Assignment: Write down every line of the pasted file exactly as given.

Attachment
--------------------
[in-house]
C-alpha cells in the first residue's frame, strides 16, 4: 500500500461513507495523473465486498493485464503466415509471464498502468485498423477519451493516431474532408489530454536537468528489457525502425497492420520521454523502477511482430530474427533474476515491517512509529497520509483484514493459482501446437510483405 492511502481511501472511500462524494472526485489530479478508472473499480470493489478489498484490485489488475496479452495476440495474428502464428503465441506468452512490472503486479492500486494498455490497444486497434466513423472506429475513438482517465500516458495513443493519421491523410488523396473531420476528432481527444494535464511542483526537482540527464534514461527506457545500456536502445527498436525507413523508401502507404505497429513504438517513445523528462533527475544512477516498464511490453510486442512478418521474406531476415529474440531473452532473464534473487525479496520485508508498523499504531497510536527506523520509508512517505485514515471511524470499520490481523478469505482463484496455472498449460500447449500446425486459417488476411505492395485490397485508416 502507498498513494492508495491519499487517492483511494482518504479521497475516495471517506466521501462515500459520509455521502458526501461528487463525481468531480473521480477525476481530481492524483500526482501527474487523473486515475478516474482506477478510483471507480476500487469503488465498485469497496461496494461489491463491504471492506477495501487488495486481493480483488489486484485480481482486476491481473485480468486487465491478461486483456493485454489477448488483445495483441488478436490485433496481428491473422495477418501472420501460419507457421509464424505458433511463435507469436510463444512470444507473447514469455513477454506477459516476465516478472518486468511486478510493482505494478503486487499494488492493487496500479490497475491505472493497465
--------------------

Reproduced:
[in-house]
C-alpha cells in the first residue's frame, strides 16, 4: 500500500461513507495523473465486498493485464503466415509471464498502468485498423477519451493516431474532408489530454536537468528489457525502425497492420520521454523502477511482430530474427533474476515491517512509529497520509483484514493459482501446437510483405 492511502481511501472511500462524494472526485489530479478508472473499480470493489478489498484490485489488475496479452495476440495474428502464428503465441506468452512490472503486479492500486494498455490497444486497434466513423472506429475513438482517465500516458495513443493519421491523410488523396473531420476528432481527444494535464511542483526537482540527464534514461527506457545500456536502445527498436525507413523508401502507404505497429513504438517513445523528462533527475544512477516498464511490453510486442512478418521474406531476415529474440531473452532473464534473487525479496520485508508498523499504531497510536527506523520509508512517505485514515471511524470499520490481523478469505482463484496455472498449460500447449500446425486459417488476411505492395485490397485508416 502507498498513494492508495491519499487517492483511494482518504479521497475516495471517506466521501462515500459520509455521502458526501461528487463525481468531480473521480477525476481530481492524483500526482501527474487523473486515475478516474482506477478510483471507480476500487469503488465498485469497496461496494461489491463491504471492506477495501487488495486481493480483488489486484485480481482486476491481473485480468486487465491478461486483456493485454489477448488483445495483441488478436490485433496481428491473422495477418501472420501460419507457421509464424505458433511463435507469436510463444512470444507473447514469455513477454506477459516476465516478472518486468511486478510493482505494478503486487499494488492493487496500479490497475491505472493497465